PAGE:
Coffee Strategies Coffee BlogIt's a blog and about coffee.
It’s important to remember that coffee is a food product and as with most things, you get what you pay for. As with all other foods, there is a sliding scale of cost, quality and convenience when considering dining out versus eating at home.
Popular YouTube medical investigation series Healthcare Triage recently featured coffee and its impact on health. The results are not surprising to those of us working in the coffee or medical industries but still, the image of coffee as a vice persists despite overwhelming scientific evidence to the contrary.
Last week’s interview with the New York Post was a quick one: J.M. Smucker, major producer of American grocery store retail coffee brands Millstone, Dunkin’ Donuts, Folgers and others announced a 6% price cut and smaller package sizes in order to attract customers lost in recent years’ price hikes. It’s a straightforward story of a major consumer packaged goods seller reducing retail costs for the purpose of wooing back customers lost to competition… or is it?
The Bulletproof Coffee offering seems entertaining but harmless enough, particularly when compared to other more insidious gimmicks like kopi luwak, green coffee diets and multi-level marketing schemes featuring other fungi, herbs and detritus misleadingly marketed as coffee, which unlike this one may do real environmental or health damage while separating fools from their money. So why has this latest caffeinated reincarnation of the fountain of youth concept gaining any attention from reputable media whatsoever?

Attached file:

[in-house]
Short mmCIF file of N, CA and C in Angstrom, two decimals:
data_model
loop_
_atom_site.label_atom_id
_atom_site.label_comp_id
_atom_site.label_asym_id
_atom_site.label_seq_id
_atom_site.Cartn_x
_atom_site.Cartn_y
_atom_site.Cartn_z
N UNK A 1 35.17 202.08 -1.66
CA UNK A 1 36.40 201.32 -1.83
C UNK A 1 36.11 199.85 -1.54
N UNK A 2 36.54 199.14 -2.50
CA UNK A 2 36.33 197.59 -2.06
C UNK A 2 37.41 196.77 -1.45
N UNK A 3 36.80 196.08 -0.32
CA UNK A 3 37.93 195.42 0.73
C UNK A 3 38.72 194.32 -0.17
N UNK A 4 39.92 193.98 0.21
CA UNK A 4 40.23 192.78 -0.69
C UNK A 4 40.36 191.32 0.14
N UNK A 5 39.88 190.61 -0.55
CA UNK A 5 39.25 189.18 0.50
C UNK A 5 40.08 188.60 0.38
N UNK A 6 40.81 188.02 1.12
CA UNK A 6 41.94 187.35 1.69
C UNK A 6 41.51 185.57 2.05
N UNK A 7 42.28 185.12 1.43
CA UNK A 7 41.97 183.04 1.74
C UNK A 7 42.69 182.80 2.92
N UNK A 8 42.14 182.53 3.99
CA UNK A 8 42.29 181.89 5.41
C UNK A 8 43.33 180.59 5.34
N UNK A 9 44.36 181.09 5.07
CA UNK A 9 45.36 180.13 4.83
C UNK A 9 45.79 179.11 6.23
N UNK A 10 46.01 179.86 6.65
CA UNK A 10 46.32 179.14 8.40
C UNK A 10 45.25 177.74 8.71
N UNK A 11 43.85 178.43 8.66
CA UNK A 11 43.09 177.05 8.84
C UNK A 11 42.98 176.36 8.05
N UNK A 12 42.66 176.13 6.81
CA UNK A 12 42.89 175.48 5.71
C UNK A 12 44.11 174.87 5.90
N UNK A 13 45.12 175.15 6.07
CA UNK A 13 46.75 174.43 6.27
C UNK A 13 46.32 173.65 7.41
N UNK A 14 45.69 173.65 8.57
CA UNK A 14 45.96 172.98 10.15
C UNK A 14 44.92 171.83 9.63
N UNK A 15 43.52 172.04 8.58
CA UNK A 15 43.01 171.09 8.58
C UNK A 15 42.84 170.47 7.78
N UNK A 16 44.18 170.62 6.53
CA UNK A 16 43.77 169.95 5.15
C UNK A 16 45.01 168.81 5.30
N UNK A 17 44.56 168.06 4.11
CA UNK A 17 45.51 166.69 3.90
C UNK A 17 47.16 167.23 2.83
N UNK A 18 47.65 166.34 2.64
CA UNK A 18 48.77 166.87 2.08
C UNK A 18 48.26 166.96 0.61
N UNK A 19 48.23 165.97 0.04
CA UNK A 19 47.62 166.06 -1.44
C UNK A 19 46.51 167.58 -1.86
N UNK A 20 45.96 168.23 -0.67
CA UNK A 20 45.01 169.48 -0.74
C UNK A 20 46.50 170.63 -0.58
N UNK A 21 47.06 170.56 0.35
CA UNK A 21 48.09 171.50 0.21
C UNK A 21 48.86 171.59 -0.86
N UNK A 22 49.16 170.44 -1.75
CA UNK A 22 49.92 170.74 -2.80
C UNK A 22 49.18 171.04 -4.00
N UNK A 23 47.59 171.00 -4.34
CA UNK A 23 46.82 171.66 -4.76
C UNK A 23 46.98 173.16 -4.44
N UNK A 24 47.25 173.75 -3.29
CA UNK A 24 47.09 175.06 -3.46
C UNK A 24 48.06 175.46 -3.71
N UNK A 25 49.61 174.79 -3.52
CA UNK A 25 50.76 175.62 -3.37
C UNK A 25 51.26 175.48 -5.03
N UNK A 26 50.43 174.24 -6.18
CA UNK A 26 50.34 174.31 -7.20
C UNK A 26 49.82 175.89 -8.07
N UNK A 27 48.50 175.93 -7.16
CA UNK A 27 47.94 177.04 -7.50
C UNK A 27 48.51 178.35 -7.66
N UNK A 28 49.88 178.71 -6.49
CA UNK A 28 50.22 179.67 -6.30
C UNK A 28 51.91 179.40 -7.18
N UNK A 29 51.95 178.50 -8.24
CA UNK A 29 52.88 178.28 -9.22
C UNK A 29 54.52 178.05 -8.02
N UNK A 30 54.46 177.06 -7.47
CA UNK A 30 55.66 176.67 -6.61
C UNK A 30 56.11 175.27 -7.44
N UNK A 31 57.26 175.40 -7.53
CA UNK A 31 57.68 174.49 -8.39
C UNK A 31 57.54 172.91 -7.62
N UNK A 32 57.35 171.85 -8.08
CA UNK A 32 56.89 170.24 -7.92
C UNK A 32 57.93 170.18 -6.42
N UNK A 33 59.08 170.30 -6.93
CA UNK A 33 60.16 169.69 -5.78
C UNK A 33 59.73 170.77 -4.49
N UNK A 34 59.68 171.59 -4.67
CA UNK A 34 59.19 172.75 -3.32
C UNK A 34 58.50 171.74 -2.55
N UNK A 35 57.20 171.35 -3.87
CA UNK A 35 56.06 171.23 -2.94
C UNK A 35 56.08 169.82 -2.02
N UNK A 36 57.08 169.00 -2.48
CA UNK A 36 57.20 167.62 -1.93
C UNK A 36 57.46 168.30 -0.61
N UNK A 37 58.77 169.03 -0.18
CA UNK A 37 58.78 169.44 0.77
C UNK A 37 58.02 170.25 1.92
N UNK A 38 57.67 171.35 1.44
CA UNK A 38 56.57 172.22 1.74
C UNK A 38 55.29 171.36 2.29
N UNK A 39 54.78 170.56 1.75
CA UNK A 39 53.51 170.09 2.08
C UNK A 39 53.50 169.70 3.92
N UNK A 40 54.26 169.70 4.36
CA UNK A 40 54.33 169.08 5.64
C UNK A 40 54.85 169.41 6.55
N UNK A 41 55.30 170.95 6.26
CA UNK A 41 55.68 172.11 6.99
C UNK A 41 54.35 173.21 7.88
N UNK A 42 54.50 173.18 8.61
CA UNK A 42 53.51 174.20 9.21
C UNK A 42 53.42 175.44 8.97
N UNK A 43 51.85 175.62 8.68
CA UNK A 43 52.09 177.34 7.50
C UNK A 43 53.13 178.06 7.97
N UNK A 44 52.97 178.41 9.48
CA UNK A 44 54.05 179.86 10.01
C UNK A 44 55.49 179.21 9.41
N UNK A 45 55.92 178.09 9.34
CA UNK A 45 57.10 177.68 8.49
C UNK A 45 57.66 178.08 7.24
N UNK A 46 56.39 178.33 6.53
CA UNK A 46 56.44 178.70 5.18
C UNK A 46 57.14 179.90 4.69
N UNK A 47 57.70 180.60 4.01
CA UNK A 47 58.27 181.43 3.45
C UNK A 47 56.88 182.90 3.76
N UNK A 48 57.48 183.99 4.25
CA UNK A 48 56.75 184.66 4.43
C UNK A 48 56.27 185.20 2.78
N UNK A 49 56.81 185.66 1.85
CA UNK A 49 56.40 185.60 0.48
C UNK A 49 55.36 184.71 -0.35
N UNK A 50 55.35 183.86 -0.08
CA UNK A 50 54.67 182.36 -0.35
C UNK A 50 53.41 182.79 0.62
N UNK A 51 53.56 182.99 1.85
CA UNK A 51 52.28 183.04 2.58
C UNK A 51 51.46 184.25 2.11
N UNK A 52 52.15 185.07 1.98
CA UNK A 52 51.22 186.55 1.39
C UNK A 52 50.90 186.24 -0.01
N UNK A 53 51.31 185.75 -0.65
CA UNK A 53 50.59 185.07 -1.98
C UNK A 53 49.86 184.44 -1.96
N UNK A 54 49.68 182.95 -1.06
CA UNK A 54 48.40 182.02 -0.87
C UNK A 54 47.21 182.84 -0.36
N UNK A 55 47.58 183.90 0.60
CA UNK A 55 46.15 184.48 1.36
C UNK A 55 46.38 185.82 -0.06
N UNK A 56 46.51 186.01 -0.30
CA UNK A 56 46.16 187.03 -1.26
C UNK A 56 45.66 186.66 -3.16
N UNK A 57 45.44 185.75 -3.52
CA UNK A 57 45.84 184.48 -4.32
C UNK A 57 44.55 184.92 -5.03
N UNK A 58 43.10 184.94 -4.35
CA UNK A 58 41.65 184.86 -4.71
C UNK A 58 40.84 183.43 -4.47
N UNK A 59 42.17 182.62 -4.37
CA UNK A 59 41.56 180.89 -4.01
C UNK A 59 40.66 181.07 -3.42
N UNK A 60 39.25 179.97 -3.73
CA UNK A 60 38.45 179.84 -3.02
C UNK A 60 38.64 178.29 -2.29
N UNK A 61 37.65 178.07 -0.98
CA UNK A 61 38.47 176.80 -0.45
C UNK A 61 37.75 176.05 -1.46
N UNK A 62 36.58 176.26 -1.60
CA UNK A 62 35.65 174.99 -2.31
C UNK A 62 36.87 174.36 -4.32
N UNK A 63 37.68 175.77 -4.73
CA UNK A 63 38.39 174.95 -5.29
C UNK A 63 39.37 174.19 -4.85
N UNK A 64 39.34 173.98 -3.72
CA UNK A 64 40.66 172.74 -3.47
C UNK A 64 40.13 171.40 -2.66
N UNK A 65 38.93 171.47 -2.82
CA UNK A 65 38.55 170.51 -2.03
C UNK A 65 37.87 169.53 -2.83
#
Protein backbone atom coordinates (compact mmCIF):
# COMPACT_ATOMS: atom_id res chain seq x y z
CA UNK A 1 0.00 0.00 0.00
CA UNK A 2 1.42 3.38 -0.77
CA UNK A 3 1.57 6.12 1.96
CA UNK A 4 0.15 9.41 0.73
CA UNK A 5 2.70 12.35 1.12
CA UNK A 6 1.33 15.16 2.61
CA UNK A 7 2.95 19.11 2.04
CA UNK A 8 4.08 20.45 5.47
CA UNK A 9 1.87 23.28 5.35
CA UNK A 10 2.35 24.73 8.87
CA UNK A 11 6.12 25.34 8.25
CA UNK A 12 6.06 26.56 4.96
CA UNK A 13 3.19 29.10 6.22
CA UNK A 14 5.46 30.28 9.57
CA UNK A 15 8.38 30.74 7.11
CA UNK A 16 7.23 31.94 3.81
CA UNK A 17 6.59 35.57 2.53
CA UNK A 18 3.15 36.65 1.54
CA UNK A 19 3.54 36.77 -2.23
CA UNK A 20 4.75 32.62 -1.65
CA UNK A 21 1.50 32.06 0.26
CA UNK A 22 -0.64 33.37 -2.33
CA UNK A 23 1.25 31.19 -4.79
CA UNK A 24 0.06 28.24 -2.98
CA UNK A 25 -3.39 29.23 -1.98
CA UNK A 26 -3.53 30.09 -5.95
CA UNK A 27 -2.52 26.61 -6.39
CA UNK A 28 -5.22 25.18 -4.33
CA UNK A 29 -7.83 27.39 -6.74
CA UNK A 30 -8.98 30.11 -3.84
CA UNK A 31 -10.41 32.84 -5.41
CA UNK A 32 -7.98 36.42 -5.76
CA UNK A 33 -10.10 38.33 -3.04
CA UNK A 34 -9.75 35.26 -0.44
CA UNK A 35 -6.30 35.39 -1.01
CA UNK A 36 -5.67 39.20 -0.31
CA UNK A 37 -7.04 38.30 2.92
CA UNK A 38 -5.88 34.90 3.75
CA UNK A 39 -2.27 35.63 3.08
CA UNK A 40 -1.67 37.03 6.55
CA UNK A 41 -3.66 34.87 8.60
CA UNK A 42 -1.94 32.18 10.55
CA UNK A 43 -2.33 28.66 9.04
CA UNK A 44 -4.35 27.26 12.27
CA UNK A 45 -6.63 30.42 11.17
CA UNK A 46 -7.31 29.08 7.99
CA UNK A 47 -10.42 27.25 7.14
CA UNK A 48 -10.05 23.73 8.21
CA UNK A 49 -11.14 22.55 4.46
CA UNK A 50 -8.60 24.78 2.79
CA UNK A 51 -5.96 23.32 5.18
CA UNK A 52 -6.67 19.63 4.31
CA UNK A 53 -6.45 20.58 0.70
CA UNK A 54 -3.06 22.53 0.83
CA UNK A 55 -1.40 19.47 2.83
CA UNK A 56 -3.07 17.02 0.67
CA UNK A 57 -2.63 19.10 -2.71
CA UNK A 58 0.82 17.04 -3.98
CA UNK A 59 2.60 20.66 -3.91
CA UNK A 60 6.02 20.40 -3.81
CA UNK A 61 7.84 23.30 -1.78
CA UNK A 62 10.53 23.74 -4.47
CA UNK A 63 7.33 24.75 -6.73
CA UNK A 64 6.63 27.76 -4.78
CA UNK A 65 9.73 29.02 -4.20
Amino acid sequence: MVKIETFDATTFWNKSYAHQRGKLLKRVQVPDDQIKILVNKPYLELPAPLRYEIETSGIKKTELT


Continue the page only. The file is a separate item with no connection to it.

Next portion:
A delegation from Yemen and representatives of the U.S. Agency for International Development (USAID)’s Competitive Agriculture Systems for High Value Crops (CASH) program will participate in two specialty coffee trade-focused events in April. The engagements will feature Yemen’s distinctive coffees and place emphasis on USAID Yemen’s commitment to coffee development activity in order to create food security and promote peace.
I recently watched Aaron Davis’ 2013 SCAA Symposium lecture in Boston, “Arabica — from Origin to Extinction,” and found myself reflecting on the profound impact of his research and also feeling grateful for the opportunity to share that knowledge, which has reshaped my view of the world relating to coffee.
Successful Korean coffee retail cafe chains like Caffe Bene and Paris Baguette already have dozens of locations within the United States and are eyeballing thousands of units in the next decade. What makes these brands so appealing to American consumers and can they beat Starbucks at the game it invented?